Below is an excerpt of an article that was published in ISHN on October 14, 2021.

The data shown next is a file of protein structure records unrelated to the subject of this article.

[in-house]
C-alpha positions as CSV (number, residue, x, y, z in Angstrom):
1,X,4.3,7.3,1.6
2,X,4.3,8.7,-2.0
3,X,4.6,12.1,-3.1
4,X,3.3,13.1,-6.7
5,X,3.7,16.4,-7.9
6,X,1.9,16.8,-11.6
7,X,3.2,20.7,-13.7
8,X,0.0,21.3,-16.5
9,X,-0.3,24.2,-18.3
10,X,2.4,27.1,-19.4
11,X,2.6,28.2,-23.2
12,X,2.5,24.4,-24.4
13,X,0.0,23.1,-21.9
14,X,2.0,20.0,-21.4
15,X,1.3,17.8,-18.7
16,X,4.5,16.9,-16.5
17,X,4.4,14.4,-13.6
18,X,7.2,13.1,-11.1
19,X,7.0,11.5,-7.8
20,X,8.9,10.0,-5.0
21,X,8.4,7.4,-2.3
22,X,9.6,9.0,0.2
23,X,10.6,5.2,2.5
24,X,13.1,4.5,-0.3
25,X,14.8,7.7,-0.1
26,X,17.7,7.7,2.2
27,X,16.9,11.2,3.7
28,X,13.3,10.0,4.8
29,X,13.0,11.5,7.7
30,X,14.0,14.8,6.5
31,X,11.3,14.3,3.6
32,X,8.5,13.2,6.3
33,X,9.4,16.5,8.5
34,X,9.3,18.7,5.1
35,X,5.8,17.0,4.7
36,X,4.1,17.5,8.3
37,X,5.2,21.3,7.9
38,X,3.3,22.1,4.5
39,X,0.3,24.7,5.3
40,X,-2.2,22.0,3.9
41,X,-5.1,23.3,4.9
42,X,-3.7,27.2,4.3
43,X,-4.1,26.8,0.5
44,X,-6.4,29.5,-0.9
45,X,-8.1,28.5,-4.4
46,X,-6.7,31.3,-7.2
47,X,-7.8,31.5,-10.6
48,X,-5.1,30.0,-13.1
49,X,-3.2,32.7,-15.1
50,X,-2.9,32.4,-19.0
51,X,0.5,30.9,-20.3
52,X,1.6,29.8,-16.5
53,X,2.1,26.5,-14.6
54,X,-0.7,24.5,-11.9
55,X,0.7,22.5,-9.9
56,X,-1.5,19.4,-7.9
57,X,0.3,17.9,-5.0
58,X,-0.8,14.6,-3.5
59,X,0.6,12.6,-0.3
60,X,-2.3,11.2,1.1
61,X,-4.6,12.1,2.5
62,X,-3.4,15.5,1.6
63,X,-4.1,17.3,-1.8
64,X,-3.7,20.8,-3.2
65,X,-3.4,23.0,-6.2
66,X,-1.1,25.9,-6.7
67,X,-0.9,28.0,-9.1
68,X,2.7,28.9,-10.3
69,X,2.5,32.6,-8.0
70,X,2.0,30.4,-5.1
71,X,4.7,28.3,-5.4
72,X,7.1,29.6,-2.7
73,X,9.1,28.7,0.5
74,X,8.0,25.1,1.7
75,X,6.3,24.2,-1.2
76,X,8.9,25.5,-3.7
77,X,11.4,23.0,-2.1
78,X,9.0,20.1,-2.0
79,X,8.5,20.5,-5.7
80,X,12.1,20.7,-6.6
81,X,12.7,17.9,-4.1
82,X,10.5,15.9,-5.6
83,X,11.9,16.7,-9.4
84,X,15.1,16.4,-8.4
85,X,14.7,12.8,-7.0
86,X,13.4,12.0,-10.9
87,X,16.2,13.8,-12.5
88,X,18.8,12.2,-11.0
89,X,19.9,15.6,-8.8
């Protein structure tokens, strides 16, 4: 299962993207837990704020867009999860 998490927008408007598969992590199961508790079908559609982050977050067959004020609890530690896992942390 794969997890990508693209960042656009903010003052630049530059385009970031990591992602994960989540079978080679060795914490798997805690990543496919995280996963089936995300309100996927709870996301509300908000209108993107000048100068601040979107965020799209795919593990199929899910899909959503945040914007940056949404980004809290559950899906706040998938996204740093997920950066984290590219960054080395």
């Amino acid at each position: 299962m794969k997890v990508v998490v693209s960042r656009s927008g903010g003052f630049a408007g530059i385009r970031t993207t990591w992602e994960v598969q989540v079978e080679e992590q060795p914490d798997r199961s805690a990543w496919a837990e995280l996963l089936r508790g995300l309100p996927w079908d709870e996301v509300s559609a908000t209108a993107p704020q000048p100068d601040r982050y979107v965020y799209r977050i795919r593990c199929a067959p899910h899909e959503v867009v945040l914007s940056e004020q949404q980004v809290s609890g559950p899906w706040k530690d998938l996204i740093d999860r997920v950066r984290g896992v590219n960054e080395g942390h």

Most workers in the United States are protected from retaliation for raising workplace health and safety concerns and for reporting work-related injuries or illnesses. While these protections have been in place for decades, the COVID-19 pandemic has led to a record number of complaints from covered employees claiming retaliation by their employer. Since February 2020, the Occupational Safety and Health Administration (OSHA) has received nearly 6,000 whistleblower complaints related to COVID-19 (and OSHA-approved State Plans have received more than 2,000 additional complaints), representing a dramatic increase. Because employee complaints are one of the major triggers for OSHA investigations, it is likely that a whistleblower complaint will lead to an OSHA inspection and investigation. For this, and other reasons, employers should be aware of OSHA’s anti-retaliation law and how to avoid triggering retaliation claims. Read the full article.